Wednesday, December 05, 2007

Will the Call to Arms Prevail?

[Note: This post was written by Katie Mounts]

The "War is Peace, Sanctions are Diplomacy" approach of the Bush administration received a rhetorical round of support last Wednesday in an editorial published by the Washington Times. Though printed before the release of the National Intelligence Estimate, in light of the Bush administration's refusal to alter its policy of diplomatic isolation, sanctions, and threats of military action in response to the new intelligence findings, this appeal for military action is still extremely relevant to the Iran policy debate. If the administration's seemingly solidified position is an accurate indication of the neo-conservative reaction in general, authors Paul E. Vallely and Fred Gedri would likely still advocate their call to arms.

Vallely and Gedrich state that the IRGC and the Iranian regime "have been engaged in a one-sided 'Death to America' campaign for 28 years." Rather than acknowledge the true negative impact of the recent designation of the Quds force of the IRGC as a terrorist organization, they argue that it is a step in the right direction, just not big enough. Rather, "If the United States truly seeks to achieve greater Middle East peace and stability it should incorporate military measures into the current Iranian policy."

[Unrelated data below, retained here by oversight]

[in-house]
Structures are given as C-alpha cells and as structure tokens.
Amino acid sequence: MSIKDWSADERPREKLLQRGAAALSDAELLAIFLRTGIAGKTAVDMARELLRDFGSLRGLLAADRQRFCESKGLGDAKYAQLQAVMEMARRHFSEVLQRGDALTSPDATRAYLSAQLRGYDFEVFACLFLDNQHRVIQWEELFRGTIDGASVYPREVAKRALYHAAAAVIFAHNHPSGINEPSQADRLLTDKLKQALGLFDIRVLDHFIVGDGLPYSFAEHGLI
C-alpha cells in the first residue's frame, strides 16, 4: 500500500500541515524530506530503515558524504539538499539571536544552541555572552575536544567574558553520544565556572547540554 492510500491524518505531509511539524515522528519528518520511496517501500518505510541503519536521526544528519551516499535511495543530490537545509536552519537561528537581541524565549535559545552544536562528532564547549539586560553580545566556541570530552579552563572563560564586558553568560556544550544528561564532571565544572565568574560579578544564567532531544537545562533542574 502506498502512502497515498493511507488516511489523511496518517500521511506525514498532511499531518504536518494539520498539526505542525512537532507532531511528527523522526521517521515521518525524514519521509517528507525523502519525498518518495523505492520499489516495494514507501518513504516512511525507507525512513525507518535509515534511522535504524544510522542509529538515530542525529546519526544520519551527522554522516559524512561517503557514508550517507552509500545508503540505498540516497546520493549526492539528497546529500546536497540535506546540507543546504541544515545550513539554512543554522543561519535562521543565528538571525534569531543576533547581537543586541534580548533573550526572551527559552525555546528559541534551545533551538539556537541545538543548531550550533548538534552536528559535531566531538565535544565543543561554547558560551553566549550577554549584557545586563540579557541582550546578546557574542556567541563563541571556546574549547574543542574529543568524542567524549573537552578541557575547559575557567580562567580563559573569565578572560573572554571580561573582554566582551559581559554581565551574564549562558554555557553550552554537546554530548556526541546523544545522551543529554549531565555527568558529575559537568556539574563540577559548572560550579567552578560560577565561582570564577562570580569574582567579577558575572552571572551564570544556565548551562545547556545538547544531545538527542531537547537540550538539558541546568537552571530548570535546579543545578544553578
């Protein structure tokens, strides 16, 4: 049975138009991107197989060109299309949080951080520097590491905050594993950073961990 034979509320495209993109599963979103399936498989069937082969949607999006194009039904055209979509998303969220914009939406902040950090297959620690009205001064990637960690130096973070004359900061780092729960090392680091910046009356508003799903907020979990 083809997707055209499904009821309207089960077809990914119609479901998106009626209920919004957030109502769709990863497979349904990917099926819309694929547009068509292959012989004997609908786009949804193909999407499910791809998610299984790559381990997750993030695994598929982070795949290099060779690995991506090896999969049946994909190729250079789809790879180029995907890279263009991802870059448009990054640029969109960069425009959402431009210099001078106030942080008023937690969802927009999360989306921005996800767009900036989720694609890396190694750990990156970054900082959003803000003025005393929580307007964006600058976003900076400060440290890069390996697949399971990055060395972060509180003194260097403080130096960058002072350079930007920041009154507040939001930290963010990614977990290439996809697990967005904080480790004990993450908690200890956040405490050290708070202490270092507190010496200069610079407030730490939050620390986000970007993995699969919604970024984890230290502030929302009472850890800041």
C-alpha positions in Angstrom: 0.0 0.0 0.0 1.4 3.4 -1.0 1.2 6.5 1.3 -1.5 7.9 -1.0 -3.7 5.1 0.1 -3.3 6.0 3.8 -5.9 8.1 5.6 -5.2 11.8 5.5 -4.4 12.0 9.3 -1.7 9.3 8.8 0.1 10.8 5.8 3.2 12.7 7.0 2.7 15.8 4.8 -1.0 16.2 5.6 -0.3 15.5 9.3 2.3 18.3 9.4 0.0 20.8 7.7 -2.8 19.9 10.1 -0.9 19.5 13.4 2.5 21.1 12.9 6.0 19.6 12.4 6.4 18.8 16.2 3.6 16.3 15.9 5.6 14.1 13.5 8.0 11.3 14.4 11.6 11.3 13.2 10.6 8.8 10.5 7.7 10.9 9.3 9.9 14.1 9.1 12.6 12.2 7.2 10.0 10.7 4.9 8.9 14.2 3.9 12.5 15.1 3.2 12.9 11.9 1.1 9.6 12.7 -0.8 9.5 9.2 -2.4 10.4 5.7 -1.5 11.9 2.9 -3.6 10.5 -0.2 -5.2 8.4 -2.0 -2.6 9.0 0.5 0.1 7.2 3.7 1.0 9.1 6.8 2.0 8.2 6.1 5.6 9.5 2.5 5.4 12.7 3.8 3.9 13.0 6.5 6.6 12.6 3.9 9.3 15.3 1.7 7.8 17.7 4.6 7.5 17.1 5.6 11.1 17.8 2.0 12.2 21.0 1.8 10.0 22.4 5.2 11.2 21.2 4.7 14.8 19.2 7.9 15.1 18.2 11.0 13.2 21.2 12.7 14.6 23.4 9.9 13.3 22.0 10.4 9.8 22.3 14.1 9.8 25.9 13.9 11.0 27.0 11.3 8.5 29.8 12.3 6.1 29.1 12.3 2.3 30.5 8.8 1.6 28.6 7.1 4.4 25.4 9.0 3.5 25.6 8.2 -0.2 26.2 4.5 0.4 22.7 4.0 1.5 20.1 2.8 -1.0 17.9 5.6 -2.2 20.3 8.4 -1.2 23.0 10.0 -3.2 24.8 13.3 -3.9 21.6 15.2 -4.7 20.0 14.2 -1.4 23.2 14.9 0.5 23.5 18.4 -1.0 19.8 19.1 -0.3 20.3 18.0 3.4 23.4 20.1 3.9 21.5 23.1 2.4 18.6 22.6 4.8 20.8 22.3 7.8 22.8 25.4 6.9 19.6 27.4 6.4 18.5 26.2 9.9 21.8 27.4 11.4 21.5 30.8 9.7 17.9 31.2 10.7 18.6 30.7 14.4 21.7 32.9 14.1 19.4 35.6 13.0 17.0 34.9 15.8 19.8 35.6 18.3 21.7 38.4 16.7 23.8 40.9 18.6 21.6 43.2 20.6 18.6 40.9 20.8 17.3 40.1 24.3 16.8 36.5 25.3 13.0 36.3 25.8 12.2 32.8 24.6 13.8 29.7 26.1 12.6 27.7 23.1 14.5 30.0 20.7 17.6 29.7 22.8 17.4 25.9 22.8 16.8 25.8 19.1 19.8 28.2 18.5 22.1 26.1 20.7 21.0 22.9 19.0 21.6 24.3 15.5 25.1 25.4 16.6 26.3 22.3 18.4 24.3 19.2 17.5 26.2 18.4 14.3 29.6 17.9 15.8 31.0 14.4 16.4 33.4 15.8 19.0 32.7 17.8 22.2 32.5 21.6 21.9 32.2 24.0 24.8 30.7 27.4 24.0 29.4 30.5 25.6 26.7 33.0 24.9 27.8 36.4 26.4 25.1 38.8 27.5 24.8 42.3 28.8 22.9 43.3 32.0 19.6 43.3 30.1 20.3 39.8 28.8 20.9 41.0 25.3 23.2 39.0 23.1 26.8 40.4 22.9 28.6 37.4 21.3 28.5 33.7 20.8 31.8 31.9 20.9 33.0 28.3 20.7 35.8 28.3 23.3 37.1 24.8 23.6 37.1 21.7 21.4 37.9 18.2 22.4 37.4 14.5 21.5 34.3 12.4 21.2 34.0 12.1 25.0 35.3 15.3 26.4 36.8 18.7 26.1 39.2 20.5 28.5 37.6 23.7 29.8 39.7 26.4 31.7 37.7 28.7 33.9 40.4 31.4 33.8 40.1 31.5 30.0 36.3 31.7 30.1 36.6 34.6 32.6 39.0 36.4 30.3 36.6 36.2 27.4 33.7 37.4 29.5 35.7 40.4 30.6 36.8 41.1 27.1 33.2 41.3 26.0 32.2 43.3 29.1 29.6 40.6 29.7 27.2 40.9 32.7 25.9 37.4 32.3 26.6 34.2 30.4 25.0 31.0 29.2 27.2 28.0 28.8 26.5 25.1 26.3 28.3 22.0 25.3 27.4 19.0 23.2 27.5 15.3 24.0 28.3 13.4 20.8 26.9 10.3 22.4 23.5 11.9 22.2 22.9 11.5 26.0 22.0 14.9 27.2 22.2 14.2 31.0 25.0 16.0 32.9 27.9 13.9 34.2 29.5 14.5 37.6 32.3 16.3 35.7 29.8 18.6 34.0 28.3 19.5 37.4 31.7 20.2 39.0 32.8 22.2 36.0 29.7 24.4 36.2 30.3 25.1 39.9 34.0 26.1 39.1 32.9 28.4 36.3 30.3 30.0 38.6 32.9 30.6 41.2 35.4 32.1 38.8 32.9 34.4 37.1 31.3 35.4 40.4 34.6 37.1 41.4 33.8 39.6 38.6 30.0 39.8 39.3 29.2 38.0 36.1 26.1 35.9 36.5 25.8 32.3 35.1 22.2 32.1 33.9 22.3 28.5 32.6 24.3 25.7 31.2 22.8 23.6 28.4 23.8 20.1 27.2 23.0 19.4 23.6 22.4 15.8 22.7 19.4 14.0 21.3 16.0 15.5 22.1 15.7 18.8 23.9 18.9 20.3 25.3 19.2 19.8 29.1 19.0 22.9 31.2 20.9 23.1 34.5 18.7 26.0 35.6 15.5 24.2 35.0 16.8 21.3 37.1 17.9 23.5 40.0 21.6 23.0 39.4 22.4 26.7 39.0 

If Iran is unresponsive to their list of recommended demands, their policy recommendations range from "limited and selective military air strikes" to "obtain[ing] approval from Congress to use military force in Iran or, if circumstances demand, use existing constitutional war power authorities to neutralize the security threat."

Ironically, they use a quote from Henry Kissinger to support their position. "Diplomacy not backed by the potential use of force equates to impotency." The glaring discrepancy, however, between this statement and their policy recommendation is the absence of diplomacy in their proposal. Note to Vallely and Gedrich: covert efforts at regime change, sanctions, and threats of military action, hardly equate to any sort of serious diplomatic effort.

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